Good lord, how quickly things can change.
Just a couple of months ago, it felt like anyone who cared about streaming would admit that HBO Max was the best subscription service around. Sure, the app can be frustrating to use, but the quality and quantity of shows and movies on the service was unparalleled. Everything from HBO’s excellent original programming to new-release Warner Bros. movies, the Studio Ghibli catalog, old-school Akira Kurosawa flicks, and much much more could be found on the service for just $15/mo.
And that’s largely still true, despite several weeks of depressing news about HBO Max regarding its pending merger with Discovery+. Content is being removed from the service seemingly at random and there’s no telling what the future brings for HBO Max right now. With that in mind: Is HBO Max still worth your $15 each month? Let’s investigate.
What’s happening to HBO Max?
Boy, what isn’t happening at HBO Max? In case you haven’t been plugged into the news, a quick summary:
HBO Max will eventually merge with Discovery+ in a new app next year
Batgirl, a nearly completed $90 million movie, was abruptly canceled and will not be released in any form
But Batgril will get screened for cast and crew members, like a movie funeral
Six streaming-only movies were cut from the service, with limited options for legally watching them elsewhere
Nearly 40 animated titles were removed from the service with little-to-no warning given to their creators
Over 200 episodes of Sesame Street were unceremoniously pulled from the streaming platform, dismaying subscribers with children
And that’s just what’s going on with the HBO Max streaming service itself. Parent company Warner Bros. Discovery is going through it at the moment.
New CEO David Zaslav has come under fire for all of the above, plus a recent round of layoffs that, according to a Daily Beast report, disproportionately affected employees of color. Oh, and the company has pushed its Aquaman and Shazam sequels to 2023, prompting speculation that Warner Bros. Discovery might be so low on cash that it can’t release more than two movies (Black Adam and Don’t Worry Darling) theatrically for the rest of the year.
And then there was Warner Bros. Discovery’s quarterly earnings report in early August. We don’t need to go deep into the numbers, but in short, Warner tried to justify its impending merger of the two streaming apps with a number of questionable, meme-worthy graphics like this one, which sort of implies that women don’t like prestigious shows and movies as much as men do. Endearing!
What do you still get with HBO Max?
This is a tricky question to answer because it really feels like the content offerings on the service could change at any moment. One day we all woke up and 40 cartoons were gone, all evidence of their existence scrubbed from the internet. But for now, at the time of writing, HBO Max still has a ton to offer.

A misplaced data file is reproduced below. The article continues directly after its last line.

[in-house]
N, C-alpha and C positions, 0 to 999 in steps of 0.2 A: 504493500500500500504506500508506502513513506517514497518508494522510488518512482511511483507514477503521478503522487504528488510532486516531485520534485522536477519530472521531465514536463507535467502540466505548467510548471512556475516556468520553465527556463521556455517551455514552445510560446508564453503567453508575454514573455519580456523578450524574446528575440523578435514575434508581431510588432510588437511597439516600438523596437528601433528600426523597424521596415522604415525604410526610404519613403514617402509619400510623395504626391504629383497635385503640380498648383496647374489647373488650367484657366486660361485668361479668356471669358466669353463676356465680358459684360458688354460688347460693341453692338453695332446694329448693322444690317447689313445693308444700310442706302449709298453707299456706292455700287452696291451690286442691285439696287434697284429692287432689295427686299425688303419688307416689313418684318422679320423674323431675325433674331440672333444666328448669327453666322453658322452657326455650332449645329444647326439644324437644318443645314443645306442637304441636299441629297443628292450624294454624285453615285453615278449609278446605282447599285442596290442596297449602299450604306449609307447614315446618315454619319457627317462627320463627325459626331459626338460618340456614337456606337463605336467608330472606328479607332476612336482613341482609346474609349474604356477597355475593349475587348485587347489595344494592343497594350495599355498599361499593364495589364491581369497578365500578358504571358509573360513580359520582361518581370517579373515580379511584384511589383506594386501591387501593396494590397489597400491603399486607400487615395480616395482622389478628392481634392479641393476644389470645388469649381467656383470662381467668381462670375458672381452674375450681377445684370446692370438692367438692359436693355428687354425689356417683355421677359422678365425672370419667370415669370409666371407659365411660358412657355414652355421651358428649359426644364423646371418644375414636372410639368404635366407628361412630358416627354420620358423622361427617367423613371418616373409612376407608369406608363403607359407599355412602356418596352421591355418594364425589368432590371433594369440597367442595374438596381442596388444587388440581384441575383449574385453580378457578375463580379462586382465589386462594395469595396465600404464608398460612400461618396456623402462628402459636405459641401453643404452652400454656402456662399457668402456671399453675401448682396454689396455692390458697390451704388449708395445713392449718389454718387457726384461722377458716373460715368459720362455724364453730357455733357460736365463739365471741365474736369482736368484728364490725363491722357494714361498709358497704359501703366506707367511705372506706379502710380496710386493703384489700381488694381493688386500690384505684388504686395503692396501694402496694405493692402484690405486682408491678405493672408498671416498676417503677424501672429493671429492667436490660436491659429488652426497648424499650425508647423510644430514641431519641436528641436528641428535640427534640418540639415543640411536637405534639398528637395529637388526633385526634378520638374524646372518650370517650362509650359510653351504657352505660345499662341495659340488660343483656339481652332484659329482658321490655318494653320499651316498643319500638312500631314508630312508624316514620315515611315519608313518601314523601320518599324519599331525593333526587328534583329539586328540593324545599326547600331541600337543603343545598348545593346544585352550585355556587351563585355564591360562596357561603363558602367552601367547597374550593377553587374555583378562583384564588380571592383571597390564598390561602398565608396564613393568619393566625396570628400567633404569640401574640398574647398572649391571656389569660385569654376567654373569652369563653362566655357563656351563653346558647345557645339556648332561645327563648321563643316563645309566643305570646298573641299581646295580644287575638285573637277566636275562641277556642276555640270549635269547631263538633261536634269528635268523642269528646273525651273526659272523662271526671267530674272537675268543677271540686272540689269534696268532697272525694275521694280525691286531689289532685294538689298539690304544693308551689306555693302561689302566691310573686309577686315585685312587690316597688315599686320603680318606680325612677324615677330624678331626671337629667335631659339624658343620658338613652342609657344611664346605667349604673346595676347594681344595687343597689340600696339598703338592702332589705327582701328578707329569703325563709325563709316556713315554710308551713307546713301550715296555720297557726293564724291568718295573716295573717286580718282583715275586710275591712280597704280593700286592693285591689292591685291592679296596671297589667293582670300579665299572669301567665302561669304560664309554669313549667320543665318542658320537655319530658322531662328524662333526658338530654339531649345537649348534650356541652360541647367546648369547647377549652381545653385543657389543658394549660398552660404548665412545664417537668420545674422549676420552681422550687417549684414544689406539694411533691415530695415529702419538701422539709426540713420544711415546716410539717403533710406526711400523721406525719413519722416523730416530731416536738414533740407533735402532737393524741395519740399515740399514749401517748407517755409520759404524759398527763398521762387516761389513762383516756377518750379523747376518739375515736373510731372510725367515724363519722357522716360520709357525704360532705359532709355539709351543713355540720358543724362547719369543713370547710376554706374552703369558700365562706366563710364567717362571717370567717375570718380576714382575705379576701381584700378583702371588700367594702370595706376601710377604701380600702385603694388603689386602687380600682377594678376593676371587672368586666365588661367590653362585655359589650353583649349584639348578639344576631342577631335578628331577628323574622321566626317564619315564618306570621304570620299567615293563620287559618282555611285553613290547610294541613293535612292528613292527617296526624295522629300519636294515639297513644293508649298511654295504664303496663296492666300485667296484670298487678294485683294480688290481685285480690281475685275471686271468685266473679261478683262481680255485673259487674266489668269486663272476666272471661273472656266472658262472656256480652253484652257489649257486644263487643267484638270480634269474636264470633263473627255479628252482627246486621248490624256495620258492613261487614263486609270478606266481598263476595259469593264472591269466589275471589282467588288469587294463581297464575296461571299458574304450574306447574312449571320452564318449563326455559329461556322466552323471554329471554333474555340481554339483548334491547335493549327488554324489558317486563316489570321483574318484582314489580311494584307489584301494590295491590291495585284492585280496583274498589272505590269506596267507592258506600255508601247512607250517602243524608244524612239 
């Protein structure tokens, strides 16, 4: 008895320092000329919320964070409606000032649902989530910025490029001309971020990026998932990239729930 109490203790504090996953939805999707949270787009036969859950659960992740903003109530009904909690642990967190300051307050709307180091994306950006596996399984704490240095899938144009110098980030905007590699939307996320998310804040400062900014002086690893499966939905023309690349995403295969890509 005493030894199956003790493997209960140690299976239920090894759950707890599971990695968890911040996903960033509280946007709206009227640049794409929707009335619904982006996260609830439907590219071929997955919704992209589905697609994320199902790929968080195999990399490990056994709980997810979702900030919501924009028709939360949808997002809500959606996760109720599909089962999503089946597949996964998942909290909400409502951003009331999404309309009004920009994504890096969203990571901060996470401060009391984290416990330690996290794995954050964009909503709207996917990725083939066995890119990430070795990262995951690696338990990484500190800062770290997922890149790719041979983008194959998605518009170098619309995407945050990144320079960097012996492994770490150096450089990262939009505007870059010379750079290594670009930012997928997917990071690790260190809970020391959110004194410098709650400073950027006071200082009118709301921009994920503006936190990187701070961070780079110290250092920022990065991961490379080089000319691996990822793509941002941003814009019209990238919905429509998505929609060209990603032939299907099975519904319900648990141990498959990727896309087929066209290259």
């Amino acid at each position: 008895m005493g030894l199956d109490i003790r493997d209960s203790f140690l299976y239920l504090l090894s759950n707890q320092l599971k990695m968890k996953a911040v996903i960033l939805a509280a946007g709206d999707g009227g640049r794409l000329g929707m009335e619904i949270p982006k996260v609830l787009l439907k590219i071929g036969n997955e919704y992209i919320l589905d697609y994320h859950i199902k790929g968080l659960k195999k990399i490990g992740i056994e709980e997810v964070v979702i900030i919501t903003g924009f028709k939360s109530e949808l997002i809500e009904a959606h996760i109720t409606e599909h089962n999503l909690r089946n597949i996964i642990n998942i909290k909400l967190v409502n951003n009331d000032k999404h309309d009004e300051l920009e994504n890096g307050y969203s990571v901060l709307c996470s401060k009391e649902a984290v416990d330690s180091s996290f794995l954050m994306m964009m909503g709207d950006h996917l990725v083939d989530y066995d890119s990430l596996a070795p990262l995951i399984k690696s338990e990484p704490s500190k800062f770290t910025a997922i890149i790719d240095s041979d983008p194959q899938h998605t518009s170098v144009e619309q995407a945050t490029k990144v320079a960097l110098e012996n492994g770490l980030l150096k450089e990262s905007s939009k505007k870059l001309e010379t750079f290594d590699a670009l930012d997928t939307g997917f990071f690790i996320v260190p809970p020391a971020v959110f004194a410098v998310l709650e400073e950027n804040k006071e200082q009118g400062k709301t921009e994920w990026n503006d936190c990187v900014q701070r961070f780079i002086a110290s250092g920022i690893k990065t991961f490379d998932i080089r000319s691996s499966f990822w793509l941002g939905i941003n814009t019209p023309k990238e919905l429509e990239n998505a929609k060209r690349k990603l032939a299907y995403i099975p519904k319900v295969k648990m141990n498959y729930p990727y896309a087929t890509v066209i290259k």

Just scrolling through the app for five minutes reveals a still-intact treasure trove of shows and movies. Here’s a small sample of what you still can watch with HBO Max:
In other words, you get everything HBO makes (which constitutes some of the best TV ever made), a ton of recent and classic movies, and plenty of things you may not have even heard of before. Don’t get me wrong: HBO Max’s recent axing of swaths of exclusive content is grim, but that doesn’t mean there isn’t still a ton to watch on the service.
Should you still spend money on HBO Max?
It’s still the only service with ‘My Neighbor Totoro,’ and that counts for something.
Credit: Damon Coulter/SOPA Images/LightRocket via Getty Images
Finally, the question of the year: Is HBO Max still worth it, after all the drama that’s happened and factoring in all the drama yet to come with the Discovery+ merger next year?
At the moment, I would say yes. For $15/mo, you get a much better catalog than Netflix for a comparable price. Corporate incompetence aside, Warner Bros. Discovery, still owns a ridiculous amount of high quality shows and movies that — for now — live on the service. Even with everything that’s happened over the past month, HBO Max is still my go-to streaming service when I’m bored and I need something to watch.
That said, there’s a case to be made for withholding your dollars from a company that reportedly laid off employees of color in an effort to focus more on content for suburban white audiences. Or, you can think of it as the company that lumped women in with reality TV and men with prestige TV in a regrettable graphic. Finally, perhaps you could also think of it as the company that shelved a movie after it was already done and removed dozens of shows without alerting their creators ahead of time.
Purely in terms of content, HBO Max is still a great service, at least for now. But if you bring ethics into the equation, things change a bit. Such is life under capitalism.